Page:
Deadly new internet craze Neck & Nominate, which swept across Europe from Australia last month and has now hit our shores, has health officials worried.
Two young Irish men died last week after carrying out “neck nominations”: a 22-year-old allegedly after consuming a pint of spirits, and a 19-year-old who died after jumping into a river during a “neknomination” stunt on February 1.
‘Neknominate,’ or ‘Neck & Nominate’ as it’s more commonly known, is thought to have originated among students in Australia or the UK. While the #neknominate first started trending in January 2013, it has gained momentum this year and is spreading across North America thanks to its virality on social media.
The aim of the “game” is to complete a drinking dare by necking a pint, and then nominating two others to out-dare you within 24 hours. Inevitably, given the heady mix of alcohol and competition involved, each new video posted online is becoming more extreme for the entertainment of the masses.
Those who refuse to participate also open themselves up to cyberbullying. As it’s crudely described on Facebook: “Don’t break the chain, don’t be a d***. The social drinking game for social media! #neknominate. Drink Responsible”.
Thousands of videos are flooding YouTube daily, if not hourly, as nominations go global. One video posted on Facebook is said to show a man downing a can of lager before biting the head off a dead chicken. He is then said to fill a pint glass with vodka, three raw eggs and a cigarette he has stubbed out on his tongue.
In another, a drinker reportedly fills half a pint glass with urine and beer, which he gives to a friend who tries to drink it.
The most infamous of the moment include a man who is dangled by his legs, drinking beer from a toilet, and another who is punched and beaten with sticks as he skulls beers and shots, only to have firecrackers thrown at him and his pants set alight.
Hair-raising videos have emerged of drinkers on motorbikes and skateboards, jumping from bridges and even two men dangling precariously from a helicopter over a lake in a park in Queensland, Australia. This elaborate nomination opens with two young men driving in a Ferrari as they explain they’ve been nominated, then each ‘necking’ bottles of beer as they cling to the skis of a chopper hovering several metres above a dam. The men are not wearing harnesses and only one is wearing a helmet, with a camera attached to it. The Civil Aviation Safety Authority is said to be questioning the pilot involved.
Police in Australia have also questioned a 21-year-old man after a video showed him getting out of the trunk of a car, necking a drink and then climbing back in. Another trend concerning authorities is ‘skidnominate’, which is a dangerous escalation of the drinking game where participants film themselves doing burnouts and skids in their cars.
Health authorities worldwide are warning the public about the dangers of drinking games and the particular chain nature of Neknominate, which encourages underage drinking, driving under the influence and the risk of alcohol poisoning.
They advise people not to give into peer pressure by feeling obliged to carry out a nomination. Aside from the health implications, there’s the long-term consequences of these episodes appearing anywhere online in searches by prospective universities or employers.
Vancouver Coastal Health’s alcohol and drug educator for youth, Kerrie Watt, has warned university students in B.C., who have begun posting their video nominations online, that the game is incredibly dangerous and participants are putting their lives at risk.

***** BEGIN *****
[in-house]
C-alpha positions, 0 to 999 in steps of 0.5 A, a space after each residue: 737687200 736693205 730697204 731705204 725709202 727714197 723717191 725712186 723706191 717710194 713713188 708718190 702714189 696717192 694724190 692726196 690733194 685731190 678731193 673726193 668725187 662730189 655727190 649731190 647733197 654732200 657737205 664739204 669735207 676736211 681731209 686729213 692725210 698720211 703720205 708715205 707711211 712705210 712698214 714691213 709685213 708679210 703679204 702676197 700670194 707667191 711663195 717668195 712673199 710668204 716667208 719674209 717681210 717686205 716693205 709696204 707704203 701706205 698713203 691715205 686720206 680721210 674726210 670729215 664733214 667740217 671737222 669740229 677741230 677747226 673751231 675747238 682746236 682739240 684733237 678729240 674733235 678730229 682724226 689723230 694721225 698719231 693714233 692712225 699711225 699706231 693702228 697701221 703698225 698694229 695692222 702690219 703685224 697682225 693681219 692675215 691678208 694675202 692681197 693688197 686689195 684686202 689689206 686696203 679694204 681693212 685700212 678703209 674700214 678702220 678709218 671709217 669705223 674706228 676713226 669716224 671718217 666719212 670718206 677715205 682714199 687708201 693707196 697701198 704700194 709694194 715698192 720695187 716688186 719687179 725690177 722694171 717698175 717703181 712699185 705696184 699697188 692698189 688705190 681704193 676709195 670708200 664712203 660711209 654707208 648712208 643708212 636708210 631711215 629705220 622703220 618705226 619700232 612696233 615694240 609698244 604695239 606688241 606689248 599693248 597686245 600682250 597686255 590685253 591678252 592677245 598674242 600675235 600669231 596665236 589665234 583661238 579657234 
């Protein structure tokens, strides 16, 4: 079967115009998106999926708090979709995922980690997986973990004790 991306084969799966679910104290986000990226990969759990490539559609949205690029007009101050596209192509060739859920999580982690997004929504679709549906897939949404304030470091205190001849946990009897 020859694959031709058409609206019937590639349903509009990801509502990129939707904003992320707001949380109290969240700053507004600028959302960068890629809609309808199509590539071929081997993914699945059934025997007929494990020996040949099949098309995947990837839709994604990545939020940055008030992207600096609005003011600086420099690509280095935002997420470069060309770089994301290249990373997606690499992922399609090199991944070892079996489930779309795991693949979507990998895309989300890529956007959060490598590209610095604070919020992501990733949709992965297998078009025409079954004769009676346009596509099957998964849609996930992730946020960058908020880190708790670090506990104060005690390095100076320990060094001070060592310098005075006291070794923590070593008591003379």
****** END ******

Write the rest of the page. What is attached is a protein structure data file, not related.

“Alcohol actually depresses the part of your brain that controls breathing as well as heart rate. Once you stop breathing, your heart will only beat for so long,” Watt said to BCIT’s Rhianna Schmunk.
Unfortunately, people putting themselves in danger for our amusement is not a new concept. The Jackass guys have been trying to one-up each other in the stupidity stakes for years, and social media dares like last year’s “cinnamon challenge” have led to hospitalizations and a surge in calls to U.S. poison centres.
That fad involves daring someone to swallow a spoonful of ground cinnamon in 60 seconds without water. Because the spice is caustic, trying to gulp it down can cause choking, throat irritation, breathing trouble, nosebleeds and even collapsed lungs. cinnamonchallenge.com claims that more than 40,000 videos have been posted on YouTube, with one video in particular garnering more than 29 million views.
The cinnamon dare has been around for over a decade, but its popularity took off about five years ago, around the time of the rise in social media. Google recorded 2.4 million hits for the topic in 2012, up from 200,000 in 2009. Facebook page Neknominate has already attracted nearly 20,000 likes since its launch on January 5.
Thankfully, in a positive turn of events and given the mixed reaction to the trend, a number of videos have been posted online with nominees refusing to participate and urging others to do the same in order to put a stop to the chain game. Other videos show nominees “necking” coffee, tea or milk, telling viewers; “don’t be fools and get your vitamin C instead!”
A South African man’s answer to his neck nomination has gone viral in its own right as he appeals to people to use it to do good instead and pay it forward. Brent Lindeque’s informative video shows him helping those in need and nominating others to do the same, saying; “I’ve decided to create something positive out of the random global phenomena of NekNominations…imagine if we all harnessed the power of social media to make a real difference in people’s lives.” Using the hashtag #OnlyGoodThings, the video has had over 300,000 views since January 31.